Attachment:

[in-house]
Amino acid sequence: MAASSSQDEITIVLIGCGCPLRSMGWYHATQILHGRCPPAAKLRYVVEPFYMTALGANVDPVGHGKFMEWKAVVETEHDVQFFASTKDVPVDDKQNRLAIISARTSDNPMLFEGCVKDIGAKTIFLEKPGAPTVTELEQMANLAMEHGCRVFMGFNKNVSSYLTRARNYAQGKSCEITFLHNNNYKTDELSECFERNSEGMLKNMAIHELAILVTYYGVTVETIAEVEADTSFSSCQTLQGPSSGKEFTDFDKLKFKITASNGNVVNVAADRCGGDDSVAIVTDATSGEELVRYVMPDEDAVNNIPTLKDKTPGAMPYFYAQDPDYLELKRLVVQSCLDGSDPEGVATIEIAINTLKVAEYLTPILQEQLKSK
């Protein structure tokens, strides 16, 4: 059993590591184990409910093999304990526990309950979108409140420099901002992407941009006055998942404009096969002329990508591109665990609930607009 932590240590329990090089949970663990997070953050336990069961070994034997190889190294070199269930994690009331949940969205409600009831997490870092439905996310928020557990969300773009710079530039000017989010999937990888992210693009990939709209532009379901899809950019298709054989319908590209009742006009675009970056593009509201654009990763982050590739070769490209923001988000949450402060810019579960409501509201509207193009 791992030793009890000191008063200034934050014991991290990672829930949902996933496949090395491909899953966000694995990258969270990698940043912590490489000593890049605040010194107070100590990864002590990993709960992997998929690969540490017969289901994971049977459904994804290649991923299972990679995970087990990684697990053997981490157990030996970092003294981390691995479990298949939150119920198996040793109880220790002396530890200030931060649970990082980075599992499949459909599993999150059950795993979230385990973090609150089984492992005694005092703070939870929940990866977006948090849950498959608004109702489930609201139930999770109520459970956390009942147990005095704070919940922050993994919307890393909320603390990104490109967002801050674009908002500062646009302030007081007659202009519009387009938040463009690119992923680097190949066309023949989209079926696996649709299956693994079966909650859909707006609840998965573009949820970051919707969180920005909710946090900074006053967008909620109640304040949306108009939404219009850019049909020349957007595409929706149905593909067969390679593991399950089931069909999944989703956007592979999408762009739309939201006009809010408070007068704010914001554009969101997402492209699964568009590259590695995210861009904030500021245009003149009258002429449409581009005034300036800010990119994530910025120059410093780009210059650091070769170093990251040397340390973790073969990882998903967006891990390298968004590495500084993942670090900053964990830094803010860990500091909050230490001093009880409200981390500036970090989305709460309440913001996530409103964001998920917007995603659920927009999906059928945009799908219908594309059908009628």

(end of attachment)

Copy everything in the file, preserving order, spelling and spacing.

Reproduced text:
[in-house]
Amino acid sequence: MAASSSQDEITIVLIGCGCPLRSMGWYHATQILHGRCPPAAKLRYVVEPFYMTALGANVDPVGHGKFMEWKAVVETEHDVQFFASTKDVPVDDKQNRLAIISARTSDNPMLFEGCVKDIGAKTIFLEKPGAPTVTELEQMANLAMEHGCRVFMGFNKNVSSYLTRARNYAQGKSCEITFLHNNNYKTDELSECFERNSEGMLKNMAIHELAILVTYYGVTVETIAEVEADTSFSSCQTLQGPSSGKEFTDFDKLKFKITASNGNVVNVAADRCGGDDSVAIVTDATSGEELVRYVMPDEDAVNNIPTLKDKTPGAMPYFYAQDPDYLELKRLVVQSCLDGSDPEGVATIEIAINTLKVAEYLTPILQEQLKSK
């Protein structure tokens, strides 16, 4: 059993590591184990409910093999304990526990309950979108409140420099901002992407941009006055998942404009096969002329990508591109665990609930607009 932590240590329990090089949970663990997070953050336990069961070994034997190889190294070199269930994690009331949940969205409600009831997490870092439905996310928020557990969300773009710079530039000017989010999937990888992210693009990939709209532009379901899809950019298709054989319908590209009742006009675009970056593009509201654009990763982050590739070769490209923001988000949450402060810019579960409501509201509207193009 791992030793009890000191008063200034934050014991991290990672829930949902996933496949090395491909899953966000694995990258969270990698940043912590490489000593890049605040010194107070100590990864002590990993709960992997998929690969540490017969289901994971049977459904994804290649991923299972990679995970087990990684697990053997981490157990030996970092003294981390691995479990298949939150119920198996040793109880220790002396530890200030931060649970990082980075599992499949459909599993999150059950795993979230385990973090609150089984492992005694005092703070939870929940990866977006948090849950498959608004109702489930609201139930999770109520459970956390009942147990005095704070919940922050993994919307890393909320603390990104490109967002801050674009908002500062646009302030007081007659202009519009387009938040463009690119992923680097190949066309023949989209079926696996649709299956693994079966909650859909707006609840998965573009949820970051919707969180920005909710946090900074006053967008909620109640304040949306108009939404219009850019049909020349957007595409929706149905593909067969390679593991399950089931069909999944989703956007592979999408762009739309939201006009809010408070007068704010914001554009969101997402492209699964568009590259590695995210861009904030500021245009003149009258002429449409581009005034300036800010990119994530910025120059410093780009210059650091070769170093990251040397340390973790073969990882998903967006891990390298968004590495500084993942670090900053964990830094803010860990500091909050230490001093009880409200981390500036970090989305709460309440913001996530409103964001998920917007995603659920927009999906059928945009799908219908594309059908009628």